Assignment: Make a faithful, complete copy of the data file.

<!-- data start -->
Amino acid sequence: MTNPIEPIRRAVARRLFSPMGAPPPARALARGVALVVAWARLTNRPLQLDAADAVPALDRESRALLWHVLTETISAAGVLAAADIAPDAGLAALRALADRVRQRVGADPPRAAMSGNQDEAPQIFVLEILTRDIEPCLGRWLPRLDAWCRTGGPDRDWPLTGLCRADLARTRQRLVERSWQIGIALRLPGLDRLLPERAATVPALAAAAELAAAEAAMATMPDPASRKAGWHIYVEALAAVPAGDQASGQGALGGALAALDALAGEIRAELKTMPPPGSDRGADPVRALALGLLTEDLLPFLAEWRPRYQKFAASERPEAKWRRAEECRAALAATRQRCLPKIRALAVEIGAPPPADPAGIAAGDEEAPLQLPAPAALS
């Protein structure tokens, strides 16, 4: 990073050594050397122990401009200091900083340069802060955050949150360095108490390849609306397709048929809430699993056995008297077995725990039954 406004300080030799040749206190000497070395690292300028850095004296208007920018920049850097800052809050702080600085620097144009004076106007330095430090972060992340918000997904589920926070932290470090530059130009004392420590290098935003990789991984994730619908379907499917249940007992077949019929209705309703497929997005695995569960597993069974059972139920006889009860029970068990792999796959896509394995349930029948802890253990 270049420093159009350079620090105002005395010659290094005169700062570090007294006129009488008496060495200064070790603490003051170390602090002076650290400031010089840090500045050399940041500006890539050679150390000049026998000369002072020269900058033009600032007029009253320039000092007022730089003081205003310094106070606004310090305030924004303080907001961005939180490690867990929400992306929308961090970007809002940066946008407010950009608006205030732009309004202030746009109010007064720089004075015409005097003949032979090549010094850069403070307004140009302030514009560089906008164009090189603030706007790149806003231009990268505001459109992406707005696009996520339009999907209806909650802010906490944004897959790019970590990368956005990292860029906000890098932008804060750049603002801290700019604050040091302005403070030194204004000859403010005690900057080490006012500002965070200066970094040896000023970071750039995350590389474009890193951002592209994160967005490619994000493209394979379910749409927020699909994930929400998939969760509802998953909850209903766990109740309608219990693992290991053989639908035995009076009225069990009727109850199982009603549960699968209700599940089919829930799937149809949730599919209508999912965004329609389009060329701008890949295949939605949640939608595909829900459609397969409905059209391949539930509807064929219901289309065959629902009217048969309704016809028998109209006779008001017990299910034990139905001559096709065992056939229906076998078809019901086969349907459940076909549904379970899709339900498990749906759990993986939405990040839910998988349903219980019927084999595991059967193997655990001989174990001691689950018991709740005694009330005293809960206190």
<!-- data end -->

Amino acid sequence: MTNPIEPIRRAVARRLFSPMGAPPPARALARGVALVVAWARLTNRPLQLDAADAVPALDRESRALLWHVLTETISAAGVLAAADIAPDAGLAALRALADRVRQRVGADPPRAAMSGNQDEAPQIFVLEILTRDIEPCLGRWLPRLDAWCRTGGPDRDWPLTGLCRADLARTRQRLVERSWQIGIALRLPGLDRLLPERAATVPALAAAAELAAAEAAMATMPDPASRKAGWHIYVEALAAVPAGDQASGQGALGGALAALDALAGEIRAELKTMPPPGSDRGADPVRALALGLLTEDLLPFLAEWRPRYQKFAASERPEAKWRRAEECRAALAATRQRCLPKIRALAVEIGAPPPADPAGIAAGDEEAPLQLPAPAALS
């Protein structure tokens, strides 16, 4: 990073050594050397122990401009200091900083340069802060955050949150360095108490390849609306397709048929809430699993056995008297077995725990039954 406004300080030799040749206190000497070395690292300028850095004296208007920018920049850097800052809050702080600085620097144009004076106007330095430090972060992340918000997904589920926070932290470090530059130009004392420590290098935003990789991984994730619908379907499917249940007992077949019929209705309703497929997005695995569960597993069974059972139920006889009860029970068990792999796959896509394995349930029948802890253990 270049420093159009350079620090105002005395010659290094005169700062570090007294006129009488008496060495200064070790603490003051170390602090002076650290400031010089840090500045050399940041500006890539050679150390000049026998000369002072020269900058033009600032007029009253320039000092007022730089003081205003310094106070606004310090305030924004303080907001961005939180490690867990929400992306929308961090970007809002940066946008407010950009608006205030732009309004202030746009109010007064720089004075015409005097003949032979090549010094850069403070307004140009302030514009560089906008164009090189603030706007790149806003231009990268505001459109992406707005696009996520339009999907209806909650802010906490944004897959790019970590990368956005990292860029906000890098932008804060750049603002801290700019604050040091302005403070030194204004000859403010005690900057080490006012500002965070200066970094040896000023970071750039995350590389474009890193951002592209994160967005490619994000493209394979379910749409927020699909994930929400998939969760509802998953909850209903766990109740309608219990693992290991053989639908035995009076009225069990009727109850199982009603549960699968209700599940089919829930799937149809949730599919209508999912965004329609389009060329701008890949295949939605949640939608595909829900459609397969409905059209391949539930509807064929219901289309065959629902009217048969309704016809028998109209006779008001017990299910034990139905001559096709065992056939229906076998078809019901086969349907459940076909549904379970899709339900498990749906759990993986939405990040839910998988349903219980019927084999595991059967193997655990001989174990001691689950018991709740005694009330005293809960206190």